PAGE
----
How states are restricting political speech
Last October, Galassini became annoyed — like many Ron Paul supporters, she is easily annoyed by government — about the city’s plan to augment its spending with a $29.6 million bond issue, to be voted on by mail by Nov. 8. On Oct. 6, she sent e-mails to 23 friends and acquaintances, urging them to write letters to newspapers and join her in two demonstrations against the bond measure. On Oct. 12, before she could organize the demonstrations, she received a stern letter from the town clerk: “I would strongly encourage you to cease any campaign-related activities until the requirements of the law have been met.”
The Supreme Court, in its splendid 2010 Citizens United decision, said that laws requiring licenses or other official permission to speak “function as the equivalent of prior restraint by giving the (government) power analogous to licensing laws implemented in 16th- and 17th-century England, laws and governmental practices of the sort that the First Amendment was drawn to prohibit.” Paul Avelar of the Institute for Justice, the nation’s only libertarian public-interest law firm, which is helping Galassini contest the constitutionality of Arizona’s law, says that such niggling nuisances are proliferating nationwide.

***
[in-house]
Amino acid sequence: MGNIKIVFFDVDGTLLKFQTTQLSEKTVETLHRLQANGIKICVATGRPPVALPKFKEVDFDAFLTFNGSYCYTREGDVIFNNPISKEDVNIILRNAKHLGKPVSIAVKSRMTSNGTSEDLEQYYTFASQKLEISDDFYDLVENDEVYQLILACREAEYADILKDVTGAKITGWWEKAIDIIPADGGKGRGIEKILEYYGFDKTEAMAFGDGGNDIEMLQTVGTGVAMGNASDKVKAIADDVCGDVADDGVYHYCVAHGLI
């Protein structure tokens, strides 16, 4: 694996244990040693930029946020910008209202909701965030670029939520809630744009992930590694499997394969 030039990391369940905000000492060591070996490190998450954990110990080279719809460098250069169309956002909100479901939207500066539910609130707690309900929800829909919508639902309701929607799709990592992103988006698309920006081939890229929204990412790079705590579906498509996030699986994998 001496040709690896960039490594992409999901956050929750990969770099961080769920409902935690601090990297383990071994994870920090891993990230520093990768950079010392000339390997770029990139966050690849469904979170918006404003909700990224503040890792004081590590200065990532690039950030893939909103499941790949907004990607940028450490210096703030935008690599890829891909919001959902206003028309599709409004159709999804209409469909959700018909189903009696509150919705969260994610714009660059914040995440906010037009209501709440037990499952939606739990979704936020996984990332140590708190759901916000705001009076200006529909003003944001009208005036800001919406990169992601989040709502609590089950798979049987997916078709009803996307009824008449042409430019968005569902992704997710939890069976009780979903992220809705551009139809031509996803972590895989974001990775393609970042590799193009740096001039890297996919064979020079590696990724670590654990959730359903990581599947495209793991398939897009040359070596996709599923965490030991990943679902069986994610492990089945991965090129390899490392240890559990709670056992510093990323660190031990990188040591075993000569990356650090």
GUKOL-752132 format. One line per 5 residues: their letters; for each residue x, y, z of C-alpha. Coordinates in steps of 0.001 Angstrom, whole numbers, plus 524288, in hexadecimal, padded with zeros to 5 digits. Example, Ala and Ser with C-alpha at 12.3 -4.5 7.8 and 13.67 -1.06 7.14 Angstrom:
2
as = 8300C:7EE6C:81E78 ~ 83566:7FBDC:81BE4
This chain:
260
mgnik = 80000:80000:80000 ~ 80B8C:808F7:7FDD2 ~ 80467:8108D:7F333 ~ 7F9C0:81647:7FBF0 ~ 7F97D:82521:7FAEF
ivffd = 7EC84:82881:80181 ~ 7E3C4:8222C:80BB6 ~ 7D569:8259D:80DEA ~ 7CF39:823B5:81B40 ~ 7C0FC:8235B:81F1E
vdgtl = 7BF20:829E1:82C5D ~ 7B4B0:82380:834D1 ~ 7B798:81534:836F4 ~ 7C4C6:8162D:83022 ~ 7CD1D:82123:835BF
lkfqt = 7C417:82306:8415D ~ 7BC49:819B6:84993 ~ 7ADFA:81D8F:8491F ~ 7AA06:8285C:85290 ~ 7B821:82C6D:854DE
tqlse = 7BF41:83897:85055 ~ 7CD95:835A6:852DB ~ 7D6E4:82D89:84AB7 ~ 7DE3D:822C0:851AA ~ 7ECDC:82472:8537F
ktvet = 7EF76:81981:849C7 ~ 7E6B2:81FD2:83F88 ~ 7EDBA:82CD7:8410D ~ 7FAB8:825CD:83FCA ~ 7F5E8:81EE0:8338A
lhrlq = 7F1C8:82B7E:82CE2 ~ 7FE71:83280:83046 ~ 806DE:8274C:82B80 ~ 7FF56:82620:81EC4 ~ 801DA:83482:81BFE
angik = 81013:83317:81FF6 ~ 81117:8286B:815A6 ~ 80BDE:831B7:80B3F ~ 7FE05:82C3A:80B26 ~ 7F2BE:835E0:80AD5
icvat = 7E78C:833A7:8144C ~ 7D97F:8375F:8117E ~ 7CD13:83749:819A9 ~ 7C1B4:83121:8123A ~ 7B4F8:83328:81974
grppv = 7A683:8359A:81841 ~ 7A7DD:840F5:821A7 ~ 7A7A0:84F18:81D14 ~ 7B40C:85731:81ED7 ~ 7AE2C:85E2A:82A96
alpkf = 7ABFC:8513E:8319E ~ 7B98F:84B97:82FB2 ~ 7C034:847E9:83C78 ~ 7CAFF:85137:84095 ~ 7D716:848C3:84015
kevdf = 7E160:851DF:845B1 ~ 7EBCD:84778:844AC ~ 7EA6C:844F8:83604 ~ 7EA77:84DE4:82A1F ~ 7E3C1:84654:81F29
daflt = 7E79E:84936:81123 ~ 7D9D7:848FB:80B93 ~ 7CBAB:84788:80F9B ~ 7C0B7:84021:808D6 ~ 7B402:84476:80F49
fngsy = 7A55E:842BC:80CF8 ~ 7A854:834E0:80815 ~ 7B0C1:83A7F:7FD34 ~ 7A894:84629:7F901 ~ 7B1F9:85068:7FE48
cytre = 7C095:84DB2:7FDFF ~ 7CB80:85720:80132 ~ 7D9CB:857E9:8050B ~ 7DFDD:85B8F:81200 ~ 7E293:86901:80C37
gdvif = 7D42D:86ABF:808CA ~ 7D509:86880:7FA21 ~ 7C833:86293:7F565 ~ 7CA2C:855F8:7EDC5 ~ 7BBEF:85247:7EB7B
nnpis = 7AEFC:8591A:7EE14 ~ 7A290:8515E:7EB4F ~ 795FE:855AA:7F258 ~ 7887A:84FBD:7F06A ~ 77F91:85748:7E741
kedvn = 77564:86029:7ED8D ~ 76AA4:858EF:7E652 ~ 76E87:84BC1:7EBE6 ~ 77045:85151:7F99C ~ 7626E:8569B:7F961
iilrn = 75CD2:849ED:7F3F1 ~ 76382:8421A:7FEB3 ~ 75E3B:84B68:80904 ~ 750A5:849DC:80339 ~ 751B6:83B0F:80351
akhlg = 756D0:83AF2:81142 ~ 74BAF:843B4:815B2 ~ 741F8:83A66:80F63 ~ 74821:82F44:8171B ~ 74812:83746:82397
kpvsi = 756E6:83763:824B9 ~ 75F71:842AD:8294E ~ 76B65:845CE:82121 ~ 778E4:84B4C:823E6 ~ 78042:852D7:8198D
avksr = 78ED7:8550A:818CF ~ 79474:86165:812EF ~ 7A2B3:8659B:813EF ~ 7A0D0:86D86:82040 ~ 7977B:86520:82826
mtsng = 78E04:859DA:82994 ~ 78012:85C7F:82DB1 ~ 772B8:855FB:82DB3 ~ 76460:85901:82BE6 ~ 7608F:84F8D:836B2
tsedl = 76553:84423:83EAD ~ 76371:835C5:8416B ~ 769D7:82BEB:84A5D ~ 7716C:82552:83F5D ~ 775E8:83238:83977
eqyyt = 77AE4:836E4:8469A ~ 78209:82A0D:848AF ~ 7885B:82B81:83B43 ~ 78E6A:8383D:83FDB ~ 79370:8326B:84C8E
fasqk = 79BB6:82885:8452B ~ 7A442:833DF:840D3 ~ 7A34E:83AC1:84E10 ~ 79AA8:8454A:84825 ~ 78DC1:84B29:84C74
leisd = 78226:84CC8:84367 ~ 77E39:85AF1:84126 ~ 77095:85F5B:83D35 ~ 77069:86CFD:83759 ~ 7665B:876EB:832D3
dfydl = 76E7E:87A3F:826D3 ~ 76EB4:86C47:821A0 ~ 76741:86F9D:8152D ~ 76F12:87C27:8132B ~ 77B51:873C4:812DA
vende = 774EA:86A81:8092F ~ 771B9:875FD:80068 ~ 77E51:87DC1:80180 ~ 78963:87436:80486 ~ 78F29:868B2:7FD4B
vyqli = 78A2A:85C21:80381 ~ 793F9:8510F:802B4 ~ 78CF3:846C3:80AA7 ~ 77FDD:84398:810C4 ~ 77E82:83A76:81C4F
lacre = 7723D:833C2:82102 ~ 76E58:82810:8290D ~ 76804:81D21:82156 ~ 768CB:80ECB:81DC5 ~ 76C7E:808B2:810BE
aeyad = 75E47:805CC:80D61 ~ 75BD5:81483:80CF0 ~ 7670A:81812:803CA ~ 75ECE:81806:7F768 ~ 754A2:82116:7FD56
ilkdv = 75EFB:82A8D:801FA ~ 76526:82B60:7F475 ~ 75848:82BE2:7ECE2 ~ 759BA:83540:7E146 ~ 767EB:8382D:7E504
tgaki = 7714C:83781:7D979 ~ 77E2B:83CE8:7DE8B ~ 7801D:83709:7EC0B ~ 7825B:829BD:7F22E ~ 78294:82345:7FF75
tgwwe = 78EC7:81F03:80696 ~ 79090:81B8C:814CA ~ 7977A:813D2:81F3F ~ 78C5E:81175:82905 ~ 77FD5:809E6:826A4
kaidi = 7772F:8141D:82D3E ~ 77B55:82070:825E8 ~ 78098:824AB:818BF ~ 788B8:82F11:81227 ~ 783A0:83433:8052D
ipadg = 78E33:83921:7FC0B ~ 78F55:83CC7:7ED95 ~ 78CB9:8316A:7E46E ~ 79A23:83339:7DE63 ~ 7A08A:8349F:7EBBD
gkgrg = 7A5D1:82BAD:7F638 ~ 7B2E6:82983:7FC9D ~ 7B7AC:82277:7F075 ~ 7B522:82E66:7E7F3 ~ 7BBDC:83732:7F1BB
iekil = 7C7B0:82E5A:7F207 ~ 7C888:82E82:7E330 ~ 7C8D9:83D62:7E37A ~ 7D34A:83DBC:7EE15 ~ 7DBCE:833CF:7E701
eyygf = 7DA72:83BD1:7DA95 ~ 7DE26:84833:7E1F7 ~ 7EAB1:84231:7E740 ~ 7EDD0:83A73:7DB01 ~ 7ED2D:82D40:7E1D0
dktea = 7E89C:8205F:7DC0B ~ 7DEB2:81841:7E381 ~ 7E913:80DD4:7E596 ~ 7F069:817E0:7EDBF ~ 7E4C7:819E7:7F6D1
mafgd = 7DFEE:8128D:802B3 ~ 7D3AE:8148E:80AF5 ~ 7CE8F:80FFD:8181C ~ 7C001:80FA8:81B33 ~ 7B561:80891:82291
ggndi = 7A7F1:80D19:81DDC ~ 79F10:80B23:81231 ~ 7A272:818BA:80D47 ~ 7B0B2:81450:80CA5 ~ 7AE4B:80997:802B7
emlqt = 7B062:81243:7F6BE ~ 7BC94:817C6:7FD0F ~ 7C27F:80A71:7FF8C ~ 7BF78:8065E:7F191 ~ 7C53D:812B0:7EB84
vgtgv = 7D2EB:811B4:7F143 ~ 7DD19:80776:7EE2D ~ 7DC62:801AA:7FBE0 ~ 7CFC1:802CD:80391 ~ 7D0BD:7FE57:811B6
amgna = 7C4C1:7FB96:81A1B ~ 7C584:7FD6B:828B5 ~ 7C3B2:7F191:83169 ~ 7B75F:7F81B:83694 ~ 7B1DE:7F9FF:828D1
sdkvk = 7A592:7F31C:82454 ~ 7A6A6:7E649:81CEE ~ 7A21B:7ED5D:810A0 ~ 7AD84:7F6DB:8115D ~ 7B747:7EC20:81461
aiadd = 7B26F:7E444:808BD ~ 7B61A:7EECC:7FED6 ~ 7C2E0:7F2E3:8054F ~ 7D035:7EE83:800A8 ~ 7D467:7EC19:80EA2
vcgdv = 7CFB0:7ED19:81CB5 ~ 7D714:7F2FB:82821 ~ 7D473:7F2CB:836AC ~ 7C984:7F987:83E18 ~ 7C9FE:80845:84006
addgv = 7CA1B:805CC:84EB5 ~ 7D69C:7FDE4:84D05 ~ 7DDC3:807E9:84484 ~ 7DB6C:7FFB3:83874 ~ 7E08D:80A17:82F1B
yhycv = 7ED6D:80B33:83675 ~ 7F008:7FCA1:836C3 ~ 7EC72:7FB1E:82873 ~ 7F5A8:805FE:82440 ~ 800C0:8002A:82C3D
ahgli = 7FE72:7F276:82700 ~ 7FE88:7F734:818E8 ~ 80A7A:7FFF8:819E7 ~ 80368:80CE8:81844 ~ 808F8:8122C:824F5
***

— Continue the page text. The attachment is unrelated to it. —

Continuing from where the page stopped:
A Florida law requires disclosure, including the name and address of the contributor, of any contribution, no matter how small — a penny for your thoughts? Report it — to a political committee. A Washington state law is notably protective of the political class: There must be litigation before a campaign to recall a public official can start, and lawyers are essentially forbidden from volunteering their help with that litigation. In Mississippi, anyone can put up his or her own Web page about a ballot issue, but the Web page designer must disclose the time he or she took to do it. And anyone who spends more than $200 on political speech — say, a small ad in a local newspaper — is required to give the government monthly reports about his or her political activity.
Such pettifogging laws reflect, aside from the joy governments derive from bossing people around, the current rage for regulating political speech lest . . . what? Campaign regulations usually focus on money, supposedly to prevent quid pro quo corruption or the appearance thereofpertaining to candidates. But many laws cover activities involving ballot measures, which suggests that, for reformers, limiting political speech is itself the goal. Hence their obsession with political money, most of which funds the dissemination of speech.
Nationally, political hygienists are regretting their inadvertent creations, this year’s super PACs, entities run by supporters of presidential candidates but forbidden to “coordinate” with the candidates. Super PACs are spending money that the reformers, by imposing low limits on contributions to candidates and parties, have diverted away from campaigns that otherwise could be held directly accountable for, and judged in terms of, the speech they finance. We hear, yet again, the reformers’ cry: “There is too much money in politics.” This year, the presidential campaigns combined may spend almost $2 billion, which is almost as much as Americans will, in a few weeks, spend on Easter candy. ( Comments )